When a judgement and decree is passed by a court, it is passed against one party and in favour of another. The party in favour of whom a decree is passed is called a decree holder or judgement creditor and the person against whom a decree is passed is called a judgement debtor. If, for example, a suit related to property is decided in favour of A, he is entitled to that property but if the so is not provided to A by B, the judgement debtor, then comes the contingency which is solved through the mode of execution of decree. The provisions regarding the same are dealt with under Sections 36 to 71 of the Code of Civil procedure and Order XXI.
Coming to the jurisprudential approach behind this provision, it has been stated in Ghan Shyam Das v. Anant Kumar Sinha, “so far as the question of capability of execution of decree is concerned, the Civil Procedure Code contains elaborate and exhaustive provisions for dealing with it in all its aspects. The numerous rules of Order 21 of the Code take care of different situations providing effective remedies not only to judgement-debtors and decree-holders but also to claimant objectors, as the case may be. In an exceptional case, where provisions are rendered incapable of giving relief to an aggrieved party in adequate measure and appropriate time, the answer is a regular suit in the civil court. The remedy under Civil Procedure Code is of superior judicial quality than what is generally available under other statues and the judge, being entrusted exclusively with administration of justice, is expected to do better.
A decree for the purpose of its execution must fulfil some conditions wherein territorial jurisdiction is a condition precedent to a court executing a decree and therefore no court can execute a decree in respect of property situate entirely outside its local jurisdiction. Wherein the court lacks the jurisdiction inherently, such decree passed by that court is no decree in the eyes of law so the same cannot be executed. When the terms of a decree are vague and ambiguous, an executing court can construe the decree to ascertain its precise meaning. For this purpose, the executing court may refer not only to the judgement, but also the pleadings of the case.
The application for the execution of decree can be made by a decree holder or a legal representative of the decree-holder, if the decree holder is dead or any other person claiming under decree holder pr transferee of decree holder if the following conditions are satisfied such that the decree must have been transferred by an assignment in writing or by operation of law and the application for execution must have been made to the court which passed the decree and the notice and opportunity of hearing must have been given to the transferor and the judgement debtor in case of assignment by transfer.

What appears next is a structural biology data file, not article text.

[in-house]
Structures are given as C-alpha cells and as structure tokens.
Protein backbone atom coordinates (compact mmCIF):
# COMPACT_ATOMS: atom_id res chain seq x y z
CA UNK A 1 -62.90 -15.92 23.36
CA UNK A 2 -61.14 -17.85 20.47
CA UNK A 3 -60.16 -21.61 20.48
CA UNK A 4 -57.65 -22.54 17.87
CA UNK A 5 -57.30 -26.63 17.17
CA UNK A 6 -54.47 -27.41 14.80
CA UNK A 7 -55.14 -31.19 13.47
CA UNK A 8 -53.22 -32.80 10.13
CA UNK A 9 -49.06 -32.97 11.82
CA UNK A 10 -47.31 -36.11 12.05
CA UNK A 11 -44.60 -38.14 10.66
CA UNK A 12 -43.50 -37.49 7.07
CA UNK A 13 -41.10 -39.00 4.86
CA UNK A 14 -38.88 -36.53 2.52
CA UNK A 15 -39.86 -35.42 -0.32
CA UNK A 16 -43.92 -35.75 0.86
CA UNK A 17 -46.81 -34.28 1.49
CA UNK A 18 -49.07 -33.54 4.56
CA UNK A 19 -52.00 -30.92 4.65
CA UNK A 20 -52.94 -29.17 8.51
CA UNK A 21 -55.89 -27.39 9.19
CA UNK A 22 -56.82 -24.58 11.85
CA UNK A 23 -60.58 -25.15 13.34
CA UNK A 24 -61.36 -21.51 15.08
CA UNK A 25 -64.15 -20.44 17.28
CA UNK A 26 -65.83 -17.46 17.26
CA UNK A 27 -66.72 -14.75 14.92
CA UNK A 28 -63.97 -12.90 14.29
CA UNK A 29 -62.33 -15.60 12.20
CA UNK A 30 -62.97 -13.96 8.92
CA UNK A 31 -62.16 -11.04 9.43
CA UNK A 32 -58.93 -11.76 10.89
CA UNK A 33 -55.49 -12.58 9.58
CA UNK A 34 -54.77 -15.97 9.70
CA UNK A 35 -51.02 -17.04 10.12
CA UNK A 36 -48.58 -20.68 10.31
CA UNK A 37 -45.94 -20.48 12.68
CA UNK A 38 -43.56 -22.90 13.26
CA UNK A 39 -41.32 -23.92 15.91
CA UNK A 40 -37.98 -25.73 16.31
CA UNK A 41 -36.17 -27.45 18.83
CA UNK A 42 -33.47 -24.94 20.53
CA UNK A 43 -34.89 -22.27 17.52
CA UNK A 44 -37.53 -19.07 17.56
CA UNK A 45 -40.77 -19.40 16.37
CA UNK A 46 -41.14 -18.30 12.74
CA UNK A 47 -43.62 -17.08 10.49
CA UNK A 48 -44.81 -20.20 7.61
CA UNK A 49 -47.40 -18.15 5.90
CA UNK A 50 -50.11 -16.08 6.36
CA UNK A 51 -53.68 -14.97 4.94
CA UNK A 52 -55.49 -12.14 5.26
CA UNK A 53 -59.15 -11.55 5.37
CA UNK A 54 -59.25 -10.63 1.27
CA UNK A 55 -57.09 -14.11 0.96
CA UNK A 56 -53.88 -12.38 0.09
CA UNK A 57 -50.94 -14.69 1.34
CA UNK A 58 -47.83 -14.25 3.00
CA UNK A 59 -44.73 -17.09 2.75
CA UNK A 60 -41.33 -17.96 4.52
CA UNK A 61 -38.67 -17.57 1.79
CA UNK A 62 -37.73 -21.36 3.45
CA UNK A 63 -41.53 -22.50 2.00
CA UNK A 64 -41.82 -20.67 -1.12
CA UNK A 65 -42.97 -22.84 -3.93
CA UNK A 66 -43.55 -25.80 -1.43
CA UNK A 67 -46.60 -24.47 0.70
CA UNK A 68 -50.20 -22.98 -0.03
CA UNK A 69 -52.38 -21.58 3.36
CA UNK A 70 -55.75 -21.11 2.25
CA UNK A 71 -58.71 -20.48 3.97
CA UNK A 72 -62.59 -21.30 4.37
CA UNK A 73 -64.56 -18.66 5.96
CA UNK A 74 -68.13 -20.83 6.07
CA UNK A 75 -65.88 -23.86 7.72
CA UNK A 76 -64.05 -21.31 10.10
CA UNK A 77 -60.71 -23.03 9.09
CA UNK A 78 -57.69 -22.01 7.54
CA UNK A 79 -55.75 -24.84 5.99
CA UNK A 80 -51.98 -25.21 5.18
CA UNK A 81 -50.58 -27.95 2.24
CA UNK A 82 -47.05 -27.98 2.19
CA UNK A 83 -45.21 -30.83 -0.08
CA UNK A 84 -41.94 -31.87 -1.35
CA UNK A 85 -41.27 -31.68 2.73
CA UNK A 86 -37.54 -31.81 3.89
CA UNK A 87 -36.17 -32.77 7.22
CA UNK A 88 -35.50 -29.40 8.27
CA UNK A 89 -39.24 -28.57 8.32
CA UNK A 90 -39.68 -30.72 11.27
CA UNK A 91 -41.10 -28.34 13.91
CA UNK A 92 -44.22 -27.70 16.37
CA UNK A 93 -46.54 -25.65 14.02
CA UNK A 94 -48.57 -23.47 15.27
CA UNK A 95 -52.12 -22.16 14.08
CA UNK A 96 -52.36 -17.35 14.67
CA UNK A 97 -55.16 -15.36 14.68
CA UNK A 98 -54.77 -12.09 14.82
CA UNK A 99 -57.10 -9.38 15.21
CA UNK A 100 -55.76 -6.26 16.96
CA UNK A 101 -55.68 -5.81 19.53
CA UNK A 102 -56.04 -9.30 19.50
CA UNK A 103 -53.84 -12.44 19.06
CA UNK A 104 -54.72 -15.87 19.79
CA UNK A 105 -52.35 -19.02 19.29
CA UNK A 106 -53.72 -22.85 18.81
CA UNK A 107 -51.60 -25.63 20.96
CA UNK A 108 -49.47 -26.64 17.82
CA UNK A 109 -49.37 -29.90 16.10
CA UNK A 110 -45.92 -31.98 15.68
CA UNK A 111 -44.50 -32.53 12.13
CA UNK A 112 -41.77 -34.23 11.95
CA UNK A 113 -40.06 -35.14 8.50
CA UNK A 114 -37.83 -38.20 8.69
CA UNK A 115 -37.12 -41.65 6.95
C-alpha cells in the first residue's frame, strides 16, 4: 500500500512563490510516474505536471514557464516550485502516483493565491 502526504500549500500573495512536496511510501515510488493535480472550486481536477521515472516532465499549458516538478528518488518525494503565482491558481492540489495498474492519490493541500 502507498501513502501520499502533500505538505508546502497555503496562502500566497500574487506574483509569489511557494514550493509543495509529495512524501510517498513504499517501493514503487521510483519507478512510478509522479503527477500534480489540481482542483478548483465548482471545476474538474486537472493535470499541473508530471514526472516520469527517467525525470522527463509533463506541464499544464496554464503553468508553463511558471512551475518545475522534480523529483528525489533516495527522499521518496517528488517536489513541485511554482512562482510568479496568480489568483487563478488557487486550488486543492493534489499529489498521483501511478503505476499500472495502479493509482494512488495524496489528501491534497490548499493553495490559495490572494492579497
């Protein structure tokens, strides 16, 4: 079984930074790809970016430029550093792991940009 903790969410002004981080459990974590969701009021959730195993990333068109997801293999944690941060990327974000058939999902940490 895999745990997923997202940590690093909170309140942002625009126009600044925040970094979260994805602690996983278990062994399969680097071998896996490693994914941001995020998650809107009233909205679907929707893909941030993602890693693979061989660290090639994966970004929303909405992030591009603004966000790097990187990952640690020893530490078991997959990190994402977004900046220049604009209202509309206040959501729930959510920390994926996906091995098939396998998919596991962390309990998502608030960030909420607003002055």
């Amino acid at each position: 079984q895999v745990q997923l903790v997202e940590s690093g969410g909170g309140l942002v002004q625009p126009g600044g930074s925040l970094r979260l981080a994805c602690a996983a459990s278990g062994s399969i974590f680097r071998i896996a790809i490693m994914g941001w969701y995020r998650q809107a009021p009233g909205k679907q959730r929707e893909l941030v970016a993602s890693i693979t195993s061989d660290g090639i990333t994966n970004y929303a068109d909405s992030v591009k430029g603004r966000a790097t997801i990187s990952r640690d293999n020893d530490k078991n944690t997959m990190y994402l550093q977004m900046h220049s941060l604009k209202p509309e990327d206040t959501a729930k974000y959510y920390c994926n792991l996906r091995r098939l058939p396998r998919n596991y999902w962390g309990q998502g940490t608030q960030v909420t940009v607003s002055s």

The application for the execution of decree may be filed in the court which passed the decree or in the court which passed the decree or in the court to which the decree has been transferred for execution. Where territorial jurisdiction of a court is transferred after passing a decree, an execution application may be filed either in the court which had passed the decree or in the court to which territorial jurisdiction was transferred.
The application for execution can be either made orally or through written application. By oral application, where a decree is for the payment of money the court may, on the oral application of the decree holder at the time of the passing of the decree, order immediate execution thereof by the arrest of the judgment debtor, prior to the preparation of a warrant if he is within the precincts of the court.
By written application, Rule 11 says, save as otherwise provided by sub-rule (1), every application for the execution of a decree shall be in writing, signed and verified by the applicant or by some other person proved to the satisfaction of the court to be acquainted with the facts of the case, and shall contain in a tabular form the following particulars, namely, the number of the suit, the names of the parties, the date of the decree, whether any appeal has been preferred from the decree, whether any, and (if any) what, payment or other adjustment of the matter in controversy has been made between the parties subsequently to the decree, whether any, and (if any) what, previous applications have been made for the execution of the decree, the dates of such applications and their results, the amount with interest (if any) due upon the decree, or other relief granted thereby, together with particulars of any cross decree, whether passed before or after the date of the decree sought to be executed, the amount of the costs (if any) awarded, the name of the person against whom execution of the decree is sought; and the mode in which the assistance of the court is required, whether by the delivery of any property specifically decreed, by the attachment, or by the attachment and sale, or by the sale without attachment, of any property, by the arrest and detention in prison of any person, by the appointment of a receiver and otherwise, as the nature of the relief granted may require. The court to which an application is made under sub-rule (2) may require the applicant to produce a certified copy of the decree.
As a concluding remark it can be said that the execution of decree is a remedial process, which provides a way of getting things done which have been decreed by the court in favour of a person and same can be done by the executing court under the Code of Civil Procedure.
 AIR 1991 SC 2251
 Mohd. Naseem v. Chaman Ara (1998) 7 DLT 130
 Topanmal v. Kundomal AIR 1960 SC 388
 Merla Rammana v. Nallaparaju AIR 1956 SC 87